Martin W. Huang. Negotiating Masculinities in Late Imperial China. Honolulu: University of Hawai’i Press, 2006. 284pp. ISBN-10: 0–8248–2896–7 (hardcover).
What did it mean to be a man in late imperial China? It is extraordinary to think that so much has been written about late imperial China, much of it with men taking centre stage, without ever questioning the concept of manhood and the assumptions and idealizations that underpin it. Although a few studies on masculinity in China have begun to appear in the past few years, they are still vastly outnumbered by studies on women. Our understanding of gender in China at present, therefore, still rests largely on a foundation of insights on women, rather than on the ways in which masculinity and femininity were constructed, negotiated and (re)invented in relation to each other. Martin Huang’s study is thus an extremely welcome contribution to the field of gender studies generally and to the study of premodern China specifically.
As Huang himself states at the outset, studies on masculinity in China are extremely limited. One of the first studies on the subject of masculinity in China appeared in a forum entitled “Gender and Manhood in Chinese History”, published in 2000 in The American Historical Review. This forum includes two overview studies by Susan Mann and Robert Nye, and three case studies, by Norman Kutcher, Adrian Davis, and Lee McIsaac (See The American Historical Review 105.5 (2000)). Two other important studies appeared around the same time: Xueping Zhong’s Masculinity Besieged? Issues of Modernity and Male Subjectivity in Chinese Literature of the Late Twentieth Century (Durham: Duke University Press, 2000) and Kam Louie’s Theorising Chinese Masculinity: Society and Gender in China, published by Cambridge University Press in 2002. Both of these focus on twentieth-century China, although Louie’s study proposes to use the categories of civil and military (wen and wu) as a framework for understanding masculinity in both premodern and modern China. Susan Brownell and Jeffrey Wasserstrom’s Chinese Femininities/Chinese Masculinities, a reader published by the University of California Press (2002), brings together a very useful set of materials on gender, but again, the focus is largely (albeit not exclusively) on modern China.
The publication of Song Geng’s The Fragile Scholar: Power and Masculinity in Chinese Culture (published by Hong Kong University Press) brought in a much-needed premodern perspective. Song Geng’s study, focused on the literary ideal of the talented scholar (caizi), questions the validity of the binary model of male and female generally used in Western studies of gender for understanding premodern Chinese gender and sexuality. Instead, he suggests, the effeminate qualities of the ‘fragile scholar’ with his delicate physique and literary talents are idealized, an idealization that cannot be encapsulated within a model of masculinity versus femininity. Moreover, Song Geng contends that masculinity is not a monolithic concept, but rather exists in multiple forms depending on the socio-cultural context.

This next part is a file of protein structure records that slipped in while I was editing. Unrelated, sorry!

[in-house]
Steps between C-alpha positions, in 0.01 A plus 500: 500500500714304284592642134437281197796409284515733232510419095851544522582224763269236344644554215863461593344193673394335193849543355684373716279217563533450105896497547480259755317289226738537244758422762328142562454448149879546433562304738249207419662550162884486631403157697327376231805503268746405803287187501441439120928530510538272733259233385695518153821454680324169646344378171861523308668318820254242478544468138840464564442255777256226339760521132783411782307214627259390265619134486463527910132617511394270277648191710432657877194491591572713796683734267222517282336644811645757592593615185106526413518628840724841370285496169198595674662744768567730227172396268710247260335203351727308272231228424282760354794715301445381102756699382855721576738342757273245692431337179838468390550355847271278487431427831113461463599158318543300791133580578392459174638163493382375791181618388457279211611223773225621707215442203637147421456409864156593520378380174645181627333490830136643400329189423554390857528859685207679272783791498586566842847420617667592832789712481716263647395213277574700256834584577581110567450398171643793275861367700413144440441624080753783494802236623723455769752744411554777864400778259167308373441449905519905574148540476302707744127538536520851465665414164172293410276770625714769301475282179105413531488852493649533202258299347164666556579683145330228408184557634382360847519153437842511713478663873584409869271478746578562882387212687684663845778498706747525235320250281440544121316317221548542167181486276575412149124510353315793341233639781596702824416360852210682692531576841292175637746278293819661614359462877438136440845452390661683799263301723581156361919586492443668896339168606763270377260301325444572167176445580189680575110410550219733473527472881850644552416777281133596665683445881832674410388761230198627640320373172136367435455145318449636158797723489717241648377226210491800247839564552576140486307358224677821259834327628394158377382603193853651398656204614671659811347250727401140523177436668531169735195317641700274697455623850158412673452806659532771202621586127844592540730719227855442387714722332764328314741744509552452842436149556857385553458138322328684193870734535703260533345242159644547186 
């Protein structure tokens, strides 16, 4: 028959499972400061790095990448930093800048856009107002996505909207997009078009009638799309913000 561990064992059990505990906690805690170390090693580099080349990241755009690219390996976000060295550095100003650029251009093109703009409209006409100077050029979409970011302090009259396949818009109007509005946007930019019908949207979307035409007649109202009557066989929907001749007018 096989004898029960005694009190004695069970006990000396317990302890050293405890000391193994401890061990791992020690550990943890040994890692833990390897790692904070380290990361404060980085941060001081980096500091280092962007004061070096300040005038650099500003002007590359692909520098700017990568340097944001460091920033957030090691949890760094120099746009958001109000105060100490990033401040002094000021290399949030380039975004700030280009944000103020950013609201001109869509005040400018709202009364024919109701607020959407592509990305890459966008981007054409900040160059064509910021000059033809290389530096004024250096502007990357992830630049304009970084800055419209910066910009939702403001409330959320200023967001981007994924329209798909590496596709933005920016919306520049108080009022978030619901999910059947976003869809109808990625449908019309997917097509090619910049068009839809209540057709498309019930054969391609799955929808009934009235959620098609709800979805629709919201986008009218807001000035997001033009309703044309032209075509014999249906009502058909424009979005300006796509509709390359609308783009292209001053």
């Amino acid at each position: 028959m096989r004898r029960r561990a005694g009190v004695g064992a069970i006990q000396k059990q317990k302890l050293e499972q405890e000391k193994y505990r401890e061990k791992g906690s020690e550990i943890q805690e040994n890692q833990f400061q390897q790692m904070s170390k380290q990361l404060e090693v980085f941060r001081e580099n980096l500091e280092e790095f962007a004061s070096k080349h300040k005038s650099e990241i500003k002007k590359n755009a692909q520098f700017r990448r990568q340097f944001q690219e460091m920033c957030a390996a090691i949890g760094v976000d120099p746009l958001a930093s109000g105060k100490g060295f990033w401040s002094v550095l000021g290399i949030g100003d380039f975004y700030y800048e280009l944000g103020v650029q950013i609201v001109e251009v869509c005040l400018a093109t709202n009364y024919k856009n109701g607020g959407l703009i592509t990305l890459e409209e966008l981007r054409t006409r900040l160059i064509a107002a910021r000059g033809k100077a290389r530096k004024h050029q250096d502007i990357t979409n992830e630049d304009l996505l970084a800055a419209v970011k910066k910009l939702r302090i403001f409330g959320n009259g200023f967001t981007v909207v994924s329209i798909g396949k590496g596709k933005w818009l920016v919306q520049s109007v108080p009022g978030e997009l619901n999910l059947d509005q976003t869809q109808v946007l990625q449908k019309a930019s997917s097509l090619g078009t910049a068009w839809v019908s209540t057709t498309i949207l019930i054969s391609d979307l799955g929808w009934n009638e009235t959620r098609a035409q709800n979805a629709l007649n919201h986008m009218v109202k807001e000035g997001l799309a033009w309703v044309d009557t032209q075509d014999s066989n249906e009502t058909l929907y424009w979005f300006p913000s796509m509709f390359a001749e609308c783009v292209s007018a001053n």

Huang takes this notion of multiple masculinities much further, as his interest is less in ‘what late imperial Chinese masculinities were’, and more in ‘how different models of masculinity were proposed and negotiated in relation to the feminine’ (p. 9). Huang’s meticulous study, largely chronologically ordered, begins with Mencius and Sima Qian, and then moves into the Ming and Qing periods. One of the important contributions his study makes is to clarify the extent to which masculinities were constructed and negotiated in encounters with the ‘other’, including not just the feminine but the non-Han other. Of course one might look to earlier periods of encounters with the non-Han ‘other’ in Chinese history, for example, to the impact of the invasion of the Mongols on gender and masculinity during the Yuan dynasty. Such issues are addressed in Beverly Bossler’s study ‘Gender and Empire: A View from Yuan China’ (in Journal of Medieval and Early Modern Studies 34.1 (2004): 197–223) and in my article, ‘Friendship through Fourteenth-Century Fissures: Dai Liang, Wu Sidao and Ding Henian’ (in Nannü 9 (2007): 34-69). But it is Huang’s masterful discussion of ‘Manhood and Nationhood’ during the fall of the Ming (pp. 72–86) that is most enlightening. Men, in Huang’s analysis, felt overpowered by the two dominant female models of the period: the chaste woman and the shrew. Both put men and masculinity to shame: the chaste woman because in her choice to die a martyr she gained the moral highground over the majority of Ming loyalists who chose to continue living under a new regime, the shrew because her dominance could be interpreted as the emasculation of the male. The various models of manhood that are constructed in response to this mid-seventeenth-century crisis reveal very clearly the extent to which masculinities had to be re-invented and negotiated during the late imperial era.
In the epilogue to the book, Huang briefly explores masculinity in what he refers to as ‘China’s painful experience in its encounter with the Western powers’ (p. 201). Here Huang briefly reflects on the impact of foreign invasion on Chinese perceptions of manhood, including the Manchu invasion of the 1640s, and the encroachment of Westerners from the nineteenth century onwards. The crisis of masculinity caused by this ‘penetration’ by non-Han Chinese outsiders is somehow equated with the crisis of nation. As Huang suggests, this opens up important new avenues of research into the links between masculinity and nationalism in modern China. Huang’s valuable study of masculinities in the late imperial era makes abundantly clear, however, how important an understanding of that period is for the study of gender and sexuality in the modern era.
(Anne Gerritsen, Warwick University)